Oman is preparing to hold its first general election since pro-reform demonstrations spread throughout the country earlier this year. The vote follows a pledge by the government to meet most demands set by protesters-a move that has generally pacified public displays of dissent. However, some Omanis say the slow pace of change could prompt further unrest.
Over 1,000 candidates will be vying for 84 seats on Oman’s Shura Council when polls open on October 15.
The body is part of the larger Council of Oman, which also includes the appointed State Council and has traditionally met at the request of Sultan Qaboos bin Said to discuss topics of his choice.
Responding to the widespread protests in the country, Sultan Qaboos, in March, granted “legislative and regulatory powers” to the Council of Oman. It is still unclear exactly what the powers permit.
Nevertheless, many Omanis see the move as a step forward. There are over 130,000 more registered voters for this year’s election than there were in the last poll in 2007.
Badr al-Qasimi, who is running for a seat in the capital, Muscat, says there is also a noticeable increase in the number of candidates this year.
"A lot of things have been changed [for the] better," he said. "Last time, I didn’t nominate myself due to my belief that the council was not to our expectations. Now, the council is to our expectations."
In addition to announcing legislative reform, Sultan Qaboos also pledged to create 50,000 new government jobs, allocated more funds for the unemployed and reshuffled his cabinet.
Omanis first took to the streets in January to demand more jobs, higher salaries, greater democracy and an end to government corruption. Some claim a number of ministers continue to embezzle state funds while others in the country are unable to pay for food or receive a proper education.
A Muscat resident who wished to be identified only as Ismail says the reforms announced by Sultan Qaboos are not sufficient to tackle the nation’s most pressing problems.
“Those are not the things that we went to the street and we protested for. We want to have full freedom, to have a full elected parliament,” said Ismail.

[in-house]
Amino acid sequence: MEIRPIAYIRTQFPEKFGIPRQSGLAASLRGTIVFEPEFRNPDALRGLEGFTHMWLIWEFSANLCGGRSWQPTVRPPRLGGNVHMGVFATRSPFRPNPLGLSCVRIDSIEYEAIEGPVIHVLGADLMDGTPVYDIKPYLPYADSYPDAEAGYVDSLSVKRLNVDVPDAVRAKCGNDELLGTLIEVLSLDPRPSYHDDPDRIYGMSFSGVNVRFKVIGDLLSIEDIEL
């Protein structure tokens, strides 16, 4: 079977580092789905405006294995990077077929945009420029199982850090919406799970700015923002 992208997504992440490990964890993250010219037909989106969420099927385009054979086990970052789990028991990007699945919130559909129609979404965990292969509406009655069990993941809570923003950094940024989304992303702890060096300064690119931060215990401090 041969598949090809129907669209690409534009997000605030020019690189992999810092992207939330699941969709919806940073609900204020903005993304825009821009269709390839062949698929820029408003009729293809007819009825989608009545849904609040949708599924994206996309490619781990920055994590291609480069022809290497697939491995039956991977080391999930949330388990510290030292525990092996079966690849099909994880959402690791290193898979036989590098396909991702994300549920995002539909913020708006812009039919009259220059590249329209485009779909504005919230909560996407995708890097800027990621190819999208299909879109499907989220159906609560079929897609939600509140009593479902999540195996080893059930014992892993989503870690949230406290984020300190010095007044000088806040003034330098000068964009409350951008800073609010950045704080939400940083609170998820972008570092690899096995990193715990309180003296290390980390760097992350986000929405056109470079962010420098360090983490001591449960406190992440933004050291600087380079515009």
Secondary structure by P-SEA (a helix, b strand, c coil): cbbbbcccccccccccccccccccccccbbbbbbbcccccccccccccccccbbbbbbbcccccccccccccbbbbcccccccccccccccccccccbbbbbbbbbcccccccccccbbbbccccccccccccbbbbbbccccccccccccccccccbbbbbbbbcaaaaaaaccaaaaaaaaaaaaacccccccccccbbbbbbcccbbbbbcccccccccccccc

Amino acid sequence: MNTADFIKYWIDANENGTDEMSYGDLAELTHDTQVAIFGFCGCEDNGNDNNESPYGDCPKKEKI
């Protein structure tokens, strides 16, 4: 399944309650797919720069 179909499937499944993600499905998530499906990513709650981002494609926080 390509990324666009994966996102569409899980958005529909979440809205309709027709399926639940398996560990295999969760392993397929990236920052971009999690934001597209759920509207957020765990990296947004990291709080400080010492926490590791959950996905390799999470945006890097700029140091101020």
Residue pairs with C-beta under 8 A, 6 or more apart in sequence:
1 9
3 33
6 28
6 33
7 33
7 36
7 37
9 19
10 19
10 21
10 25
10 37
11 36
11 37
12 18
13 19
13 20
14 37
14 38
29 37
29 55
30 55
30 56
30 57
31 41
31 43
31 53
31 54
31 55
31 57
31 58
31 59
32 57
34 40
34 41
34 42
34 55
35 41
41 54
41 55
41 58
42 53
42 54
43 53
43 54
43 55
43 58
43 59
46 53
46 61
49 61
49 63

Oman’s season of unrest was most pronounced in the northern industrial town of Sohar, where clashes between demonstrators and security forces left two people dead.
Other substantial rallies were held in Muscat, Sur and Salalah.
A number of participants say they were arbitrarily arrested following the demonstrations. Some claim they were tortured in prison. Authorities deny the accusations.
Oman’s unrest has been unique in that, so far, protesters have not been calling for the ouster of the monarchy. In fact, they have emphasized their loyalty to Sultan Qaboos. But Sultan al-Sa’adi, who was jailed after taking part in the Sohar demonstrations, says that sentiment could change.
“If the situation continues like this, nobody can say that regime change here in Oman is not going to be announced by some of the people. We don’t want that. We still have trust in this regime, but that regime has to open his mind, has to open his hand. He has to listen to people,” said Sultan.
Ismail from Muscat believes it is only a matter of time before Omani citizens return to the streets to demand greater reform. “People, they’ve lost hope in this government and they’re just waiting for one flame and then everything will burn, will explode again,” he said.
Oman has historically been one of the most peaceful nations in the Middle East.
Most analysts like Gala Riani from London-based IHS Global Insight say the recent tensions in the sultanate should not be overlooked by the international community-not least because of the county’s strategic location. Oman is neighbors with Iran, has a border with Yemen and lies on the Strait of Hormuz-the strategic waterway through which all oil shipped from the Persian Gulf must pass.
“If there were more instability in Oman, it would have regional implications and it’s certainly not a situation that anyone should be complacent about,” she said.
Sultan Qaboos established the Shura Council in 1991 in a bid to modernize Oman’s government.
Successful candidates are elected to four-year terms and are permitted to run for re-election. No foreign observers have been invited to monitor this year’s poll.